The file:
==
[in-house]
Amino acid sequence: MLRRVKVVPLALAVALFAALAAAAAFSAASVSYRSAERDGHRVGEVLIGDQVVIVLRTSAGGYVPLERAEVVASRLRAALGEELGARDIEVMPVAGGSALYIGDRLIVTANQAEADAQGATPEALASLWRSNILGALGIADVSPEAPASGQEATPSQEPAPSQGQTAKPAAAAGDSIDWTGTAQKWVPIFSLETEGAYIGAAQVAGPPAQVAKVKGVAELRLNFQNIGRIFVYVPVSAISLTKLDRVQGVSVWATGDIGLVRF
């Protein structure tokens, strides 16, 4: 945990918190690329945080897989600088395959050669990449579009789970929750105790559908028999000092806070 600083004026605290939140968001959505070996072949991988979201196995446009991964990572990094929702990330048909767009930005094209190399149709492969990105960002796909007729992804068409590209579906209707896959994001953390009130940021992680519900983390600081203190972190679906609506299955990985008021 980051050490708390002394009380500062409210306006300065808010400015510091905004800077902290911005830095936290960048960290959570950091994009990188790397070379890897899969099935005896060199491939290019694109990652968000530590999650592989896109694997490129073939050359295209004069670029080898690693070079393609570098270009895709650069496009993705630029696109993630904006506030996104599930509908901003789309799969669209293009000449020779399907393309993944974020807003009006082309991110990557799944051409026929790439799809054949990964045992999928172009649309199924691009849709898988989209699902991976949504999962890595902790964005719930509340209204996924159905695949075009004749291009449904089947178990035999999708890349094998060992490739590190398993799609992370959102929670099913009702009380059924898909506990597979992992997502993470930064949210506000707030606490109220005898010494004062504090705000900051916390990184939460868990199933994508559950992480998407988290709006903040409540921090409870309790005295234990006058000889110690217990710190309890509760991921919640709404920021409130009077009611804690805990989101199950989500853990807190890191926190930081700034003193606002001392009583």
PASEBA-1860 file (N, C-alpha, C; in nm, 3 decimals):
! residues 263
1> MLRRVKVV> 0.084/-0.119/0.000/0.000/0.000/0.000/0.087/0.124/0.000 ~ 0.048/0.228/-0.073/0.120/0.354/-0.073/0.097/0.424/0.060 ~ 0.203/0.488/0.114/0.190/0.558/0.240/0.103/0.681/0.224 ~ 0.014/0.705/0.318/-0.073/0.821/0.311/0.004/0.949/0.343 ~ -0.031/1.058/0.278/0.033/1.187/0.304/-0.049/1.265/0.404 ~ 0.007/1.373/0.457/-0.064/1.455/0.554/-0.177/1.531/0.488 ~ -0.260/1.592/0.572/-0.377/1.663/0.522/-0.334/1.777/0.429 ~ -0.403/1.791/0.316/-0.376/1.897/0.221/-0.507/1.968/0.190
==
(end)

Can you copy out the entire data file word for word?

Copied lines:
[in-house]
Amino acid sequence: MLRRVKVVPLALAVALFAALAAAAAFSAASVSYRSAERDGHRVGEVLIGDQVVIVLRTSAGGYVPLERAEVVASRLRAALGEELGARDIEVMPVAGGSALYIGDRLIVTANQAEADAQGATPEALASLWRSNILGALGIADVSPEAPASGQEATPSQEPAPSQGQTAKPAAAAGDSIDWTGTAQKWVPIFSLETEGAYIGAAQVAGPPAQVAKVKGVAELRLNFQNIGRIFVYVPVSAISLTKLDRVQGVSVWATGDIGLVRF
């Protein structure tokens, strides 16, 4: 945990918190690329945080897989600088395959050669990449579009789970929750105790559908028999000092806070 600083004026605290939140968001959505070996072949991988979201196995446009991964990572990094929702990330048909767009930005094209190399149709492969990105960002796909007729992804068409590209579906209707896959994001953390009130940021992680519900983390600081203190972190679906609506299955990985008021 980051050490708390002394009380500062409210306006300065808010400015510091905004800077902290911005830095936290960048960290959570950091994009990188790397070379890897899969099935005896060199491939290019694109990652968000530590999650592989896109694997490129073939050359295209004069670029080898690693070079393609570098270009895709650069496009993705630029696109993630904006506030996104599930509908901003789309799969669209293009000449020779399907393309993944974020807003009006082309991110990557799944051409026929790439799809054949990964045992999928172009649309199924691009849709898988989209699902991976949504999962890595902790964005719930509340209204996924159905695949075009004749291009449904089947178990035999999708890349094998060992490739590190398993799609992370959102929670099913009702009380059924898909506990597979992992997502993470930064949210506000707030606490109220005898010494004062504090705000900051916390990184939460868990199933994508559950992480998407988290709006903040409540921090409870309790005295234990006058000889110690217990710190309890509760991921919640709404920021409130009077009611804690805990989101199950989500853990807190890191926190930081700034003193606002001392009583």
PASEBA-1860 file (N, C-alpha, C; in nm, 3 decimals):
! residues 263
1> MLRRVKVV> 0.084/-0.119/0.000/0.000/0.000/0.000/0.087/0.124/0.000 ~ 0.048/0.228/-0.073/0.120/0.354/-0.073/0.097/0.424/0.060 ~ 0.203/0.488/0.114/0.190/0.558/0.240/0.103/0.681/0.224 ~ 0.014/0.705/0.318/-0.073/0.821/0.311/0.004/0.949/0.343 ~ -0.031/1.058/0.278/0.033/1.187/0.304/-0.049/1.265/0.404 ~ 0.007/1.373/0.457/-0.064/1.455/0.554/-0.177/1.531/0.488 ~ -0.260/1.592/0.572/-0.377/1.663/0.522/-0.334/1.777/0.429 ~ -0.403/1.791/0.316/-0.376/1.897/0.221/-0.507/1.968/0.190